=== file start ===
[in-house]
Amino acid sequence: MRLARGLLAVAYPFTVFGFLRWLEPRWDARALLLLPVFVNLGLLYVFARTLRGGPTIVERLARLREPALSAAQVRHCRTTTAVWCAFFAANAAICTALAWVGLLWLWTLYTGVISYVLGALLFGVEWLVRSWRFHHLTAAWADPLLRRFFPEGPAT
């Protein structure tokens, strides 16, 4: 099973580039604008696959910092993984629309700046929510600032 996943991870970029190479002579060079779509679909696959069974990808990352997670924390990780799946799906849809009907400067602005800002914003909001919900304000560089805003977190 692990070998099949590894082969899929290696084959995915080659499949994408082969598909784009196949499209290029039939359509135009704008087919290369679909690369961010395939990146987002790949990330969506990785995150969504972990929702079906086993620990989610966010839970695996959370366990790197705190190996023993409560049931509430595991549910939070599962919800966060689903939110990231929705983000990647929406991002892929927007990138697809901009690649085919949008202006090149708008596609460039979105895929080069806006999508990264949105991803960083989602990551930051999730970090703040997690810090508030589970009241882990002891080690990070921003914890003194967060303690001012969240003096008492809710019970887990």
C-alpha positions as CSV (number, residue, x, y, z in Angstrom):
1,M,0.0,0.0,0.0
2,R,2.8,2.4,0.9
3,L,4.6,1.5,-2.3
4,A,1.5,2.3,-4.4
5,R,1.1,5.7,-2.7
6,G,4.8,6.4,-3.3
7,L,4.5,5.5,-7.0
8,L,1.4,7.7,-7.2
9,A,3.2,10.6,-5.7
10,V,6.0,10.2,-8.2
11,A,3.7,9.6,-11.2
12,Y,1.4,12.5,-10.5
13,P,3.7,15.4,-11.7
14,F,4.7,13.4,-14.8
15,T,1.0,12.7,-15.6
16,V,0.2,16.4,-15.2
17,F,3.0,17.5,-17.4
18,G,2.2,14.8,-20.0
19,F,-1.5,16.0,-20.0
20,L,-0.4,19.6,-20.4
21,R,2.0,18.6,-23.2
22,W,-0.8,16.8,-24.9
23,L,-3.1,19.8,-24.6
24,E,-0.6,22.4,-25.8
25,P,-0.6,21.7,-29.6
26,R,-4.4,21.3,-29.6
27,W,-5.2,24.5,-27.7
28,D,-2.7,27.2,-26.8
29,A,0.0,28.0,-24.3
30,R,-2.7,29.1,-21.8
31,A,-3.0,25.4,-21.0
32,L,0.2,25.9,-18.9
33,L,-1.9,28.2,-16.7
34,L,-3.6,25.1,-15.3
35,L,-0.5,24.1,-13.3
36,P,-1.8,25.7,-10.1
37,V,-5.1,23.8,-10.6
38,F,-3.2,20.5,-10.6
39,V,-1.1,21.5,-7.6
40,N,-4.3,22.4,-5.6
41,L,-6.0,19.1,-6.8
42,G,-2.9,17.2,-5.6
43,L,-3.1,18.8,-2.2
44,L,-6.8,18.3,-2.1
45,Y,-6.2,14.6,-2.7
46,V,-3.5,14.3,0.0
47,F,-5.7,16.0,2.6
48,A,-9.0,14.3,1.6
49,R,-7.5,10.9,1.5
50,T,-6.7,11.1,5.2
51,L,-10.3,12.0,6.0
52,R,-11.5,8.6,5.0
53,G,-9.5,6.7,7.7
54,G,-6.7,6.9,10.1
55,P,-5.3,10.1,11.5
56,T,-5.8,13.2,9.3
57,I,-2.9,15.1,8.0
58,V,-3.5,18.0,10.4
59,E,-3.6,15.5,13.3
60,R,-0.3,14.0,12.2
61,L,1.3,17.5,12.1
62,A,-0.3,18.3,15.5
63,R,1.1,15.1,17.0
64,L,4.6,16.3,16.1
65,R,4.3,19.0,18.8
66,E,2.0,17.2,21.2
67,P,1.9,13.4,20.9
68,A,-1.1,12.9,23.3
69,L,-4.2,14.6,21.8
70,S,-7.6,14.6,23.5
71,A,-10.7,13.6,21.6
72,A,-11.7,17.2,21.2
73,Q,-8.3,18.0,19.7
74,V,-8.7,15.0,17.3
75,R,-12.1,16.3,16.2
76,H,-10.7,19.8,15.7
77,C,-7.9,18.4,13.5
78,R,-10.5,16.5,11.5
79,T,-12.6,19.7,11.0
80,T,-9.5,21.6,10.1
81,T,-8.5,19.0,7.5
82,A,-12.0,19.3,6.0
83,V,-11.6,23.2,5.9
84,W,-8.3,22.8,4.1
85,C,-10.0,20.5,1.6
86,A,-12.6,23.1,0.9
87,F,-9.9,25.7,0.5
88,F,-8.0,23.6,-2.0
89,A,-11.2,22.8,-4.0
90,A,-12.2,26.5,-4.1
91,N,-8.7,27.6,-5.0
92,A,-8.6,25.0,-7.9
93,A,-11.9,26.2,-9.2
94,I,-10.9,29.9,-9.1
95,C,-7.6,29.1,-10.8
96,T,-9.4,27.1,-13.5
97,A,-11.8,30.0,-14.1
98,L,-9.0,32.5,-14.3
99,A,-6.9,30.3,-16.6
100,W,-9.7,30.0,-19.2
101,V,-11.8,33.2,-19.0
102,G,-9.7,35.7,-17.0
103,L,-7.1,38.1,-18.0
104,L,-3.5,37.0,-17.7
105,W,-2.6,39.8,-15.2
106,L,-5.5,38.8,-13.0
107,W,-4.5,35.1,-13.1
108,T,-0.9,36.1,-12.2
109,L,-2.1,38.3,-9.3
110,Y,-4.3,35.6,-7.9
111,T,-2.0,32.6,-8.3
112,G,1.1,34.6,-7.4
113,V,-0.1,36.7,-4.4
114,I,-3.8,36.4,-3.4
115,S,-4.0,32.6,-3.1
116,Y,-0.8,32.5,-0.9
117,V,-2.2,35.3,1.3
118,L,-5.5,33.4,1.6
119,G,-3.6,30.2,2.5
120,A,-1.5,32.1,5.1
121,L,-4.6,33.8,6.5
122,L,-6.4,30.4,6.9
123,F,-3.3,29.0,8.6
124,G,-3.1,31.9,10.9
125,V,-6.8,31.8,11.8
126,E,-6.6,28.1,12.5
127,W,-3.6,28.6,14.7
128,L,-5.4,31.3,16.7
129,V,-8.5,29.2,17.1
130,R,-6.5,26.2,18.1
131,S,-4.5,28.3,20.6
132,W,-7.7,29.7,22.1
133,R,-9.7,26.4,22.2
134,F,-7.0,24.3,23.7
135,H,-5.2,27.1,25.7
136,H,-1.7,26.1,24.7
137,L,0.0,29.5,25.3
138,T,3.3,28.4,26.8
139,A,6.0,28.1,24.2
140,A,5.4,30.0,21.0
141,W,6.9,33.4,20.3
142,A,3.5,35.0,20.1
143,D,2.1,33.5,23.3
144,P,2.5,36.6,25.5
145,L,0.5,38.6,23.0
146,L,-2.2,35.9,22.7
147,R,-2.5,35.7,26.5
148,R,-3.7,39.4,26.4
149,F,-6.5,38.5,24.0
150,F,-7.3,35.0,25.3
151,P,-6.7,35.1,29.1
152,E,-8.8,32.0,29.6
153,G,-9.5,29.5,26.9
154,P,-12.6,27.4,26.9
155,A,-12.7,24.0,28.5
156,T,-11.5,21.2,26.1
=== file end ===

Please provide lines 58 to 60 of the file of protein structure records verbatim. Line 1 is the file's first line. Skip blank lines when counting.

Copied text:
54,G,-6.7,6.9,10.1
55,P,-5.3,10.1,11.5
56,T,-5.8,13.2,9.3